“We took a little bit different approach this year by creating essentially a mini public records act in the education code,” said Jim Ewert, general counsel for the California Newspaper Publishers Association and a supporter of the bill.
Ewert said one of the main changes was increasing the acceptable value of gifts an anonymous donor may receive to $2,500.
“It was that final piece that protected identifiable information about donors that apparently won the day,” he said.
Ewert called the compromises “reasonable” and said with the bill in place, “there’s going to be an attempt to pull back a lot of curtains.”
“Foundations only comprise about a third of the total number of auxiliaries on CSU campuses,” Ewert said, adding “bookstores, agreements between student body organizations, vendors, parking concerns, arena developments and vendors,” to the list of information now open to public records requests.
Erik Fallis, spokesman for CSU, said the system “is one of the most transparent, if not the most transparent, university system out there” and emphasized much of what people want from foundations and auxiliaries is already available through IRS 990 forms, public agendas and “subject to disclosure under non-profit rules or federal or state laws.”
In May, USC and CSU dropped their opposition to the bill once a compromise on donor privacy was worked out. Now that the bill has passed, Fallis said additional resources may be allocated to take on more public records requests.
“We’re going to work with our auxiliaries, certainly give them the information they need to comply with the law,” he said. “And we’ll look into ways that the auxiliaries might need support in complying with the law.”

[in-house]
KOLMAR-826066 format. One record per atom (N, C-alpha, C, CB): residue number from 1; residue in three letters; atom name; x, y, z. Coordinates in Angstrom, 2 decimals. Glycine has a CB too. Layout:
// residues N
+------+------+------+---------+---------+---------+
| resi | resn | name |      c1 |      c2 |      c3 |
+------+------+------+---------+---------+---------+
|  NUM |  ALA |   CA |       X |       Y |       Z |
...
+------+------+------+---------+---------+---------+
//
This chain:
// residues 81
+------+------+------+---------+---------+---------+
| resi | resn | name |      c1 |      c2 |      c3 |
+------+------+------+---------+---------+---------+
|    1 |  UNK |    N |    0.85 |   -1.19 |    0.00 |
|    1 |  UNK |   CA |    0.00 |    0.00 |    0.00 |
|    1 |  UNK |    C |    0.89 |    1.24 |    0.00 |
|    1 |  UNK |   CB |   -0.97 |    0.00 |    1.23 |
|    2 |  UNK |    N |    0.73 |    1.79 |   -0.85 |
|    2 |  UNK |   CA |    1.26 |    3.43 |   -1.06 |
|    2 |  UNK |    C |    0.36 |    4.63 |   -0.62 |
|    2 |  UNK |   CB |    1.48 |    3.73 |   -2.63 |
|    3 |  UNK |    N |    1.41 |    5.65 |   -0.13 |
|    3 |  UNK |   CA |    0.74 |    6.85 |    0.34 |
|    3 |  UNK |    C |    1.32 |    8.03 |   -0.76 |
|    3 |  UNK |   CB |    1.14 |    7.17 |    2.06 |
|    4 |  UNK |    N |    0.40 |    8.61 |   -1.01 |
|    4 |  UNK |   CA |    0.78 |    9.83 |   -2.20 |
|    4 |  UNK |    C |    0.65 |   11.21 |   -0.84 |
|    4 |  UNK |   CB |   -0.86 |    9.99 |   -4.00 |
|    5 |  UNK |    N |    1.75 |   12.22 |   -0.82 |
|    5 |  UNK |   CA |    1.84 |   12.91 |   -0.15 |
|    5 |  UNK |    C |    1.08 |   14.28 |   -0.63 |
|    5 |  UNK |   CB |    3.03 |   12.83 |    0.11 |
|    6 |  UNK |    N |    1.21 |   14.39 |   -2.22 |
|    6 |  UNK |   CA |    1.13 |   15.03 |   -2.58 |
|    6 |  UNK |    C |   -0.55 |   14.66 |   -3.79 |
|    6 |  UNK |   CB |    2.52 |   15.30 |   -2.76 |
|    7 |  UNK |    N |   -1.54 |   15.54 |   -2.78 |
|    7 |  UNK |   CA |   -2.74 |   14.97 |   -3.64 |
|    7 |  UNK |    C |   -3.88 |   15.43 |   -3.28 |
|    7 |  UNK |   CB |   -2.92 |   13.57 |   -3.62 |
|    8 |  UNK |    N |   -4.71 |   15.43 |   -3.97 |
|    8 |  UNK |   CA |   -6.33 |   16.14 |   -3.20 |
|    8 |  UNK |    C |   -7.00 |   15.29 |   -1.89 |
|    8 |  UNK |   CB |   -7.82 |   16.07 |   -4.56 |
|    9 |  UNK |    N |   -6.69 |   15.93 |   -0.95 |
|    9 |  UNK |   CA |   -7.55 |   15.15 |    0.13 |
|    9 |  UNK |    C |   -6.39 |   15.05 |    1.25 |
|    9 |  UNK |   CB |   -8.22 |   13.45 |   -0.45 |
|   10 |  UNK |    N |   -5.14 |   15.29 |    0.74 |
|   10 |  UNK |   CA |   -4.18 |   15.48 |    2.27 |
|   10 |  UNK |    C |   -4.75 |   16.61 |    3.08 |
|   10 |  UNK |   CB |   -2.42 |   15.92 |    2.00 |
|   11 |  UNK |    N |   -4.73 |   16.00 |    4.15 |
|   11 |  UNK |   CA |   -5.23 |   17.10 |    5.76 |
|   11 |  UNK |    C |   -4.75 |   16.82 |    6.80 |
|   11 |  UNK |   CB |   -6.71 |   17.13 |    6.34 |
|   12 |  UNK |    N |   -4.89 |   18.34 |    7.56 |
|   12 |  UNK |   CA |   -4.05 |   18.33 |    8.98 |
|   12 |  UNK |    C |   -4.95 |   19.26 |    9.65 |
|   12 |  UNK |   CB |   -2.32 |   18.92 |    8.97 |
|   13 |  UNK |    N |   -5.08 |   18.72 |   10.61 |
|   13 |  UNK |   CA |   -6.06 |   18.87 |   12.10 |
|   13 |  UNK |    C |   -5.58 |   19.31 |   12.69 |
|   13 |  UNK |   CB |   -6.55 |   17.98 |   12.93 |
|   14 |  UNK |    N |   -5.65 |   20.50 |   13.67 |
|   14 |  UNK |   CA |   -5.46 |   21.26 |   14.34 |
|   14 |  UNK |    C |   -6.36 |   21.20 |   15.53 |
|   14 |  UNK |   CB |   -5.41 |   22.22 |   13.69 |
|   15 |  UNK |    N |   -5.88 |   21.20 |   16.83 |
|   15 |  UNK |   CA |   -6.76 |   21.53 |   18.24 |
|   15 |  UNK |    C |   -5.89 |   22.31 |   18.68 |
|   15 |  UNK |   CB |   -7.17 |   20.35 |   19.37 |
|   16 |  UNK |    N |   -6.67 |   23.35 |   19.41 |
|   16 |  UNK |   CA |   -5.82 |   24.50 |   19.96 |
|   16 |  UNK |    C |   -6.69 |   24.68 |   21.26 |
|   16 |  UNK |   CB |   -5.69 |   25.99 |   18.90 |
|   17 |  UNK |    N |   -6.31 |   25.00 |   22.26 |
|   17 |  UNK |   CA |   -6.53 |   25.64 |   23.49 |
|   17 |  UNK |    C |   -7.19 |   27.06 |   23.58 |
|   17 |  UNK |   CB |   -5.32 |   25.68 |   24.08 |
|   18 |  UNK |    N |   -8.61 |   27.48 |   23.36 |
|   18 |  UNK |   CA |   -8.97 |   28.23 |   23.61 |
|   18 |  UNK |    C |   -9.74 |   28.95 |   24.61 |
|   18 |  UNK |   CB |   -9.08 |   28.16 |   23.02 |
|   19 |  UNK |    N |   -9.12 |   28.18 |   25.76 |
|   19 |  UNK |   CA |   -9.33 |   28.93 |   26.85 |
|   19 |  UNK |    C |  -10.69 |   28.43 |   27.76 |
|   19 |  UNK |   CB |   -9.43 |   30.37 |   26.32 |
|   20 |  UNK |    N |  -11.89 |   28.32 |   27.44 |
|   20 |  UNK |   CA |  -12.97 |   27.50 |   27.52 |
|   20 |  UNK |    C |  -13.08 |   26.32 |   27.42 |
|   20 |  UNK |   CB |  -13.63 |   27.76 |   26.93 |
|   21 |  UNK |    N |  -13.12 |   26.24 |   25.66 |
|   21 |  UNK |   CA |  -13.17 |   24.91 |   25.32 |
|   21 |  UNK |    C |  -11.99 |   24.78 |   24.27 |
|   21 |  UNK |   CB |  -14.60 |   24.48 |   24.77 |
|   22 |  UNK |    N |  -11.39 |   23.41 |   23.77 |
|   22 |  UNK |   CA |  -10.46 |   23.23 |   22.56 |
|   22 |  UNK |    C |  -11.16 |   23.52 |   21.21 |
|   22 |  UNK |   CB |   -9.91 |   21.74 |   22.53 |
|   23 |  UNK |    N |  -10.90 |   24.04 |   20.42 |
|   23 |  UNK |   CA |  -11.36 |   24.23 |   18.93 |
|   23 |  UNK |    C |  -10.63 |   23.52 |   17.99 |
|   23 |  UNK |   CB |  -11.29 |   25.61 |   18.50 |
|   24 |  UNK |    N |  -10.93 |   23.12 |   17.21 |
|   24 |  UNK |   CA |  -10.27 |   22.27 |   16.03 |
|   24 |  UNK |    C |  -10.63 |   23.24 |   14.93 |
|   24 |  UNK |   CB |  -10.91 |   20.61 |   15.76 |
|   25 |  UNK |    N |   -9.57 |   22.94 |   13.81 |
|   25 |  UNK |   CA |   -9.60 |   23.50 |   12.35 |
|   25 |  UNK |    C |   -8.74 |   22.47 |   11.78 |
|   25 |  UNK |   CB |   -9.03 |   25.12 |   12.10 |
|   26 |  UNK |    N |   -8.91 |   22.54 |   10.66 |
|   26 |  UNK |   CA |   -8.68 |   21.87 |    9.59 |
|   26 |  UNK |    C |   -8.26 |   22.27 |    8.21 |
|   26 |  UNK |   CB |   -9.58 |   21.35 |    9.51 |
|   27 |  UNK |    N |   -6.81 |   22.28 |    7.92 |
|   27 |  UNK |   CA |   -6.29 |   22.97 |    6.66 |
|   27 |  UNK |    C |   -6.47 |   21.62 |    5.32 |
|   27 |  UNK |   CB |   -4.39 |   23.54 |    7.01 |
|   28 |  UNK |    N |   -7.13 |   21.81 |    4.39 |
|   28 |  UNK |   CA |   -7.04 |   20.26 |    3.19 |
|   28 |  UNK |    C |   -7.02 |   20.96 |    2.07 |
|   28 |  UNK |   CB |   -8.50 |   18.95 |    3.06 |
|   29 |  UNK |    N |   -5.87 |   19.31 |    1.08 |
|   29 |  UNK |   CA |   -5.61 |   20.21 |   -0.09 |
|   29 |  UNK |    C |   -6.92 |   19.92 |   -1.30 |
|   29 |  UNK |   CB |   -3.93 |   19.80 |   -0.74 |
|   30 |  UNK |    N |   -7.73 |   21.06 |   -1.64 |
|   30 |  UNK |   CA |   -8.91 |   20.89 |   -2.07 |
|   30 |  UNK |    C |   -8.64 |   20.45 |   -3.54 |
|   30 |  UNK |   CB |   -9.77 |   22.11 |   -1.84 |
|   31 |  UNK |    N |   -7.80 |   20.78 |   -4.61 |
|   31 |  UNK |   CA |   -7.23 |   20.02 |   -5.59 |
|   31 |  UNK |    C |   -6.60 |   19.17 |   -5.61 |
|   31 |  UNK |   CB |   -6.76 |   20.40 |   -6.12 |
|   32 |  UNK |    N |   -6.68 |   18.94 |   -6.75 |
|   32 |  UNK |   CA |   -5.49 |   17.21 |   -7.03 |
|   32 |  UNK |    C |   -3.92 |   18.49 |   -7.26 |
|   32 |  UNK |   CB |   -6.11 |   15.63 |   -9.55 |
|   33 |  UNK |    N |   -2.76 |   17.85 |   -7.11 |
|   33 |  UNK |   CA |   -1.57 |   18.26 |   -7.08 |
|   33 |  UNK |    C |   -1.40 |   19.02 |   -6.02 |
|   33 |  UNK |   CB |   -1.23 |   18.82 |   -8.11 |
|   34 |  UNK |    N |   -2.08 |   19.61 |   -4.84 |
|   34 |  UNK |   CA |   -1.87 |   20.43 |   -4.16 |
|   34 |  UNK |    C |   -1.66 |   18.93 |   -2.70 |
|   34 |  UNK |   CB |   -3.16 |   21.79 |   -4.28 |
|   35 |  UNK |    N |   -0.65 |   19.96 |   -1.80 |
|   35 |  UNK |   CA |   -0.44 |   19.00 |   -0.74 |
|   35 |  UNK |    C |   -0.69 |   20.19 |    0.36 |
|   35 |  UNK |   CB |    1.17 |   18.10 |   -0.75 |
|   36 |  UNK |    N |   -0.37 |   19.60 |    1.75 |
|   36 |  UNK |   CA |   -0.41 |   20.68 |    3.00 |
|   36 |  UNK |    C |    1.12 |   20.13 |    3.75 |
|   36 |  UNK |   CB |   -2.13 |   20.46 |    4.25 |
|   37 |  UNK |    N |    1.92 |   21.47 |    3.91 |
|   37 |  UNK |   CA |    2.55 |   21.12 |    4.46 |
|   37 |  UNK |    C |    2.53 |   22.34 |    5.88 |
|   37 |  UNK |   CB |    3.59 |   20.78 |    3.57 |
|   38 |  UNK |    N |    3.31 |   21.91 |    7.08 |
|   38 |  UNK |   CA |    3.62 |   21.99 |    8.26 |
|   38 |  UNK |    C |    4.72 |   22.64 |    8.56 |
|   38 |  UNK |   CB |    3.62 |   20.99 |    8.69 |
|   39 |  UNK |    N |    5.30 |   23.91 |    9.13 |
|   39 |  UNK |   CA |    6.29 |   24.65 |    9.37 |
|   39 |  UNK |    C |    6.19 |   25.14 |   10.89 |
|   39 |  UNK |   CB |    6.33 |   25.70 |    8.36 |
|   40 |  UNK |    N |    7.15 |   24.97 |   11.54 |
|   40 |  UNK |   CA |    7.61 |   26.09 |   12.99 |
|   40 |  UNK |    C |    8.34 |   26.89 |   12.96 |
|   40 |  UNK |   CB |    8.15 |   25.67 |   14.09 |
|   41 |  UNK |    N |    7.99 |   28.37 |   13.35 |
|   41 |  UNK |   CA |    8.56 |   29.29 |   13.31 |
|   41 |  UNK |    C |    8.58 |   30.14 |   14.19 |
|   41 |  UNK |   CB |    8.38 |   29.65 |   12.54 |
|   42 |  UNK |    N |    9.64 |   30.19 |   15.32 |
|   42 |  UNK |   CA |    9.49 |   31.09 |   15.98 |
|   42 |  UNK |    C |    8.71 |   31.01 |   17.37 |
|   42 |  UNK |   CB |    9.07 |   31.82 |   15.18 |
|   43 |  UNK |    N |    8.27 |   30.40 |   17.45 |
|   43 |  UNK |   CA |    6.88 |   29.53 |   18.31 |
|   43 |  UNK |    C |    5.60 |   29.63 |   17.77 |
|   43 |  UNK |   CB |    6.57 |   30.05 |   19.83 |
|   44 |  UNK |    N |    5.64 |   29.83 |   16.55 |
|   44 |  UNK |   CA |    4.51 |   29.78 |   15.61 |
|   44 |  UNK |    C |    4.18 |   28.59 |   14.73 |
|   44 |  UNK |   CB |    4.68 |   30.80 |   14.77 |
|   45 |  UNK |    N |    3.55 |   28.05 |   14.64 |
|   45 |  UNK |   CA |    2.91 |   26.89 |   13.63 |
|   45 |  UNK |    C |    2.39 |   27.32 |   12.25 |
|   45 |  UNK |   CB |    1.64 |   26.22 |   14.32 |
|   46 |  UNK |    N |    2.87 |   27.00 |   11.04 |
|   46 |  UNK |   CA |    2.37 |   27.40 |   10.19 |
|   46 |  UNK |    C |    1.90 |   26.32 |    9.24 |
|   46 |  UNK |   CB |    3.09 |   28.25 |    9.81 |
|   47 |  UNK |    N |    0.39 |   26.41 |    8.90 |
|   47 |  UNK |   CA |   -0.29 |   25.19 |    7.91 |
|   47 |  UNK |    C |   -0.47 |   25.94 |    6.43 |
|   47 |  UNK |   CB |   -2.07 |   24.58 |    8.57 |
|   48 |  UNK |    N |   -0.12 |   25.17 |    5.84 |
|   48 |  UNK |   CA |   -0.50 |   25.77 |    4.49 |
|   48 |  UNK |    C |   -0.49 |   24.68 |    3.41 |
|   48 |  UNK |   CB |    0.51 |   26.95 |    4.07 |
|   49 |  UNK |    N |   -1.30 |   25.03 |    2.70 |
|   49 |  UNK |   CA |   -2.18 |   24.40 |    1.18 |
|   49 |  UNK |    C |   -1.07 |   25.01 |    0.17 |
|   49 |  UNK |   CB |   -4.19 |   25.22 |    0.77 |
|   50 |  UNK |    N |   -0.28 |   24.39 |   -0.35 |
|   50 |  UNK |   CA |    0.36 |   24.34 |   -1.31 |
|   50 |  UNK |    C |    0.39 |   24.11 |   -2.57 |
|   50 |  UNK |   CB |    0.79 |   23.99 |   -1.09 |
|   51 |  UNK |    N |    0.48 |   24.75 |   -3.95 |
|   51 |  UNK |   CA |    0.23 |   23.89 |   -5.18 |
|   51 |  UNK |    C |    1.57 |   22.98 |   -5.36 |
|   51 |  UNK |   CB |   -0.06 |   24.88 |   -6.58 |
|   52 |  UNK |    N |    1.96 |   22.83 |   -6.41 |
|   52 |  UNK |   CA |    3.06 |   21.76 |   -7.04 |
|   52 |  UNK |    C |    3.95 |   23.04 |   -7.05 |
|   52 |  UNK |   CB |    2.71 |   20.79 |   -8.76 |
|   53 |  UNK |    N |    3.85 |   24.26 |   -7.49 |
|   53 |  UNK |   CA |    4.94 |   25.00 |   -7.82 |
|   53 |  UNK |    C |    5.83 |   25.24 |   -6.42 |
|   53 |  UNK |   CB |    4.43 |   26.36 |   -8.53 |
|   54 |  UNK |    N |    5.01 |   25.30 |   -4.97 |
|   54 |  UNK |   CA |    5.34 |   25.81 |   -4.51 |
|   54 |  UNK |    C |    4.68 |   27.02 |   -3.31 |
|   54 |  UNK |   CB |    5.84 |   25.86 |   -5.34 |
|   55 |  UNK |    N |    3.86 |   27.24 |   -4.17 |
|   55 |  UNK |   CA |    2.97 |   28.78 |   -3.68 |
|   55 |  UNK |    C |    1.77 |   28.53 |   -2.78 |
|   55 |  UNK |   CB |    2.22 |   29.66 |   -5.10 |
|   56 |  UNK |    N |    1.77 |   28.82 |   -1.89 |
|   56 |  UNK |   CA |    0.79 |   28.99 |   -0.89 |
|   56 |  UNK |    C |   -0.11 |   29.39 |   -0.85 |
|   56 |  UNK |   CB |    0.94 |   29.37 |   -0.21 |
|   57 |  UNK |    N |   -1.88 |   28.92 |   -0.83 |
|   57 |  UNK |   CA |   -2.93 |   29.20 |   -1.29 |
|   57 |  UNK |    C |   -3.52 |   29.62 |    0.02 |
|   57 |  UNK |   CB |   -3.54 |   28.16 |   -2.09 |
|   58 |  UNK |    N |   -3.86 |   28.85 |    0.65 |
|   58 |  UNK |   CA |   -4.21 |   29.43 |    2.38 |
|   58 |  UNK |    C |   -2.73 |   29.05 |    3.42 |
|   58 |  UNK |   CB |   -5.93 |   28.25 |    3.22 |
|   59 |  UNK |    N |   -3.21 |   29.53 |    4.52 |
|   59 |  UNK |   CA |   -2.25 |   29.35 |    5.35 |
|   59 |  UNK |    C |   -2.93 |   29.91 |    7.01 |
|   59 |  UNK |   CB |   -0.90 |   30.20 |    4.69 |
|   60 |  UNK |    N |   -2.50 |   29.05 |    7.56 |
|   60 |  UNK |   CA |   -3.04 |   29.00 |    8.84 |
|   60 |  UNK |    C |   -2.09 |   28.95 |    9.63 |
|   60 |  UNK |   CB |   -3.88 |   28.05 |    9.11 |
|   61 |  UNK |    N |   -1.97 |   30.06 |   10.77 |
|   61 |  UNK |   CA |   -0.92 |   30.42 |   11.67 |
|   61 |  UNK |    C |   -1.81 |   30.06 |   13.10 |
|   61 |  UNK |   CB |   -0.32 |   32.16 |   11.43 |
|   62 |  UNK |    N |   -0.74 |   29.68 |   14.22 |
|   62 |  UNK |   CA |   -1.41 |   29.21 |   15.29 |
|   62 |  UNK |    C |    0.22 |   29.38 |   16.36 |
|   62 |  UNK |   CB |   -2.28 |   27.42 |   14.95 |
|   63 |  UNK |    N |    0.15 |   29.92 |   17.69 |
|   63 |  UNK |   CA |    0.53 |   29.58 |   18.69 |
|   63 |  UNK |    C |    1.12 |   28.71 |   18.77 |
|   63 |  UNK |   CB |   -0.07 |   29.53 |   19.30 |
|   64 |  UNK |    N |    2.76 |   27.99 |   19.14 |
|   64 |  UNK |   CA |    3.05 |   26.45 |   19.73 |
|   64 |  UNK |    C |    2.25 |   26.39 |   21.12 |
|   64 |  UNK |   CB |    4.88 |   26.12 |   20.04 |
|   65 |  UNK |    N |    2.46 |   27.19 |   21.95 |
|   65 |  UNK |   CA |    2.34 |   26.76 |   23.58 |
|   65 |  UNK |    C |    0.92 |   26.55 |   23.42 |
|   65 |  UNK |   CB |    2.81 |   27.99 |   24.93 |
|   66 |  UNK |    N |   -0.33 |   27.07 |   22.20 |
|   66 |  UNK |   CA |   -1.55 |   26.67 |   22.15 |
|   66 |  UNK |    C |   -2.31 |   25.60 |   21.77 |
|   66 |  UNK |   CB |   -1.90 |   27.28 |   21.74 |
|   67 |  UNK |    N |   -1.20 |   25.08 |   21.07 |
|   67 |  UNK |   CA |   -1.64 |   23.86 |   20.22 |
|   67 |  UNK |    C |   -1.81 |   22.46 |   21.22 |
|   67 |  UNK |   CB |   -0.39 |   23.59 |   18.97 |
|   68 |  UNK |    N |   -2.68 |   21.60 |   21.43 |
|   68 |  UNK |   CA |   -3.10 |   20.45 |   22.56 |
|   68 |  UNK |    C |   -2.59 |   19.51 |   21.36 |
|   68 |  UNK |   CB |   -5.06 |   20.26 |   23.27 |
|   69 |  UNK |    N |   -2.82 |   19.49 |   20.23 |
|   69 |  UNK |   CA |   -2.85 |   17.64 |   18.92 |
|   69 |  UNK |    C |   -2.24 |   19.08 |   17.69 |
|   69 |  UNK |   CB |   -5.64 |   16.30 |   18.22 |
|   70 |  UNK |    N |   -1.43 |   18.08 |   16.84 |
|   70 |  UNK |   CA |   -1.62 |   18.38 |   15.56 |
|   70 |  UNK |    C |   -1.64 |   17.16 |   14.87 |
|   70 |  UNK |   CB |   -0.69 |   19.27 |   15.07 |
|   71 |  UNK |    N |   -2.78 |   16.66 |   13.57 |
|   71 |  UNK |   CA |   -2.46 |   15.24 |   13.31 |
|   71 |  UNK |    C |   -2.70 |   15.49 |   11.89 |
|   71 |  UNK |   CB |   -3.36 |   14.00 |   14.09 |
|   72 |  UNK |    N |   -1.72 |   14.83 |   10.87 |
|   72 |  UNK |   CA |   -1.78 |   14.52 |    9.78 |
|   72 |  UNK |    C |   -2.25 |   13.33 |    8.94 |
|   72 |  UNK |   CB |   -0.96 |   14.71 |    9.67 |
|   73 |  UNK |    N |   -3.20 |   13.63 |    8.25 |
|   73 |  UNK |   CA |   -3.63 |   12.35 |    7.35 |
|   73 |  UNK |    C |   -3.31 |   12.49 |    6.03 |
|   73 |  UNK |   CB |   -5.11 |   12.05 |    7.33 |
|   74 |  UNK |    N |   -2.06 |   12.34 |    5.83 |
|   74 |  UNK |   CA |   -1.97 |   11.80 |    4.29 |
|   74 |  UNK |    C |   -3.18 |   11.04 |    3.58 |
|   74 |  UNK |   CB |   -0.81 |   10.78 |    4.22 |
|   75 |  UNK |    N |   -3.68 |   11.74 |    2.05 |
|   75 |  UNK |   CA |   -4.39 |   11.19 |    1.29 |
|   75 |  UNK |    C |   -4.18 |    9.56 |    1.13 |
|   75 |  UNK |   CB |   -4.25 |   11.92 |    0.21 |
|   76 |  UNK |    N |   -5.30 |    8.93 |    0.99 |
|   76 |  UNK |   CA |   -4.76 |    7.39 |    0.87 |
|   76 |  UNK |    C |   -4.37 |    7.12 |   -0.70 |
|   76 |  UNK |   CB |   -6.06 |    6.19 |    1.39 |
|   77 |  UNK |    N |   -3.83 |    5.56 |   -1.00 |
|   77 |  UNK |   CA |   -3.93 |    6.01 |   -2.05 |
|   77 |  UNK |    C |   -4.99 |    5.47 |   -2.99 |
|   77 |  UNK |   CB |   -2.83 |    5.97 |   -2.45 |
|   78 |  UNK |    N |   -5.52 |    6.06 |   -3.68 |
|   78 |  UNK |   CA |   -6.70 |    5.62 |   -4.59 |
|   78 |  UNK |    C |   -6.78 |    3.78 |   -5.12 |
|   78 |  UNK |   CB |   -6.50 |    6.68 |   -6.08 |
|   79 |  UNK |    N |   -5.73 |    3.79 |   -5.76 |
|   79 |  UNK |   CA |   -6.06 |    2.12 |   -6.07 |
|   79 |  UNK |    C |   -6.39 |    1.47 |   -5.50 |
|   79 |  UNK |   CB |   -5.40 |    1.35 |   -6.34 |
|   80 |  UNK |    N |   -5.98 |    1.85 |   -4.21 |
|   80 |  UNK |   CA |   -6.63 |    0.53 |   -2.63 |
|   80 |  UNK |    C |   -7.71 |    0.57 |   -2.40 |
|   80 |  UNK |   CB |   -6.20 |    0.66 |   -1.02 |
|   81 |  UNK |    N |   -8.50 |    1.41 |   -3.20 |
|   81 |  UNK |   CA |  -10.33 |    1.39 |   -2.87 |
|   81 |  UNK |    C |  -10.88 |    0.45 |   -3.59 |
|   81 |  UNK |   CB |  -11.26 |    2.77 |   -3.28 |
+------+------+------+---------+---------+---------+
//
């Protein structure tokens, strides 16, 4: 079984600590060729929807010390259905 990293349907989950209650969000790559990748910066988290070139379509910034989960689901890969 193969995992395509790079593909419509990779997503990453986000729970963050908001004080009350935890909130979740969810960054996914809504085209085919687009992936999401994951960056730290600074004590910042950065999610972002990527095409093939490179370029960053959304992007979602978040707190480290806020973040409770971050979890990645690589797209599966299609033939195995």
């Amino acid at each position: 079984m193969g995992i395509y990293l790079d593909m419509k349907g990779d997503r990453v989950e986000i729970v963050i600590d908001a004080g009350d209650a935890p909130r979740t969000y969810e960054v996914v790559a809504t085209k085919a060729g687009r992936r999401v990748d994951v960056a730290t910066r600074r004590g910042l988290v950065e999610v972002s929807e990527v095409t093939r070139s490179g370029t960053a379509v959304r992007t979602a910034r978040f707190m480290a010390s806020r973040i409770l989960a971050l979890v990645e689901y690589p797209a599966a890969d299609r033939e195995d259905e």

Over the three years SB 8 and the two preceding bills were trying to address the issue, there was no shortage of controversy involving auxiliaries.
The most recent incident happened in 2010 when Sarah Palin was scheduled to appear at California State University Stanislaus during an engagement through the CSU Stanislaus Foundation. Inquiries by Yee and the press for Palin’s contract were denied by the auxiliary organization. A controversy erupted after Stanislaus students later found documents related to Palin the university denied it had, and a judge eventually ruled CSU acted illegally when it withheld the information.
The law is a boon to journalists and donors curious about where their money is going, Keigwin said.
“I’ve talked to several reporters who have been waiting for this law to go into effect for several years,” Keigwin said. “They basically have their … requests and are ready to hit ‘send’ on their computers.”
The legislation does not go into effect until Jan. 1, though Yee is urging UC and CSU to begin complying with requests immediately. Laws in Colorado, Georgia, Minnesota and Nevada also make university foundation records public, though to varying degrees.
“Finally there will be real transparency to UC and CSU, and we’re looking forward to seeing how these universities are running these organizations and where the money is going,” Keigwin said.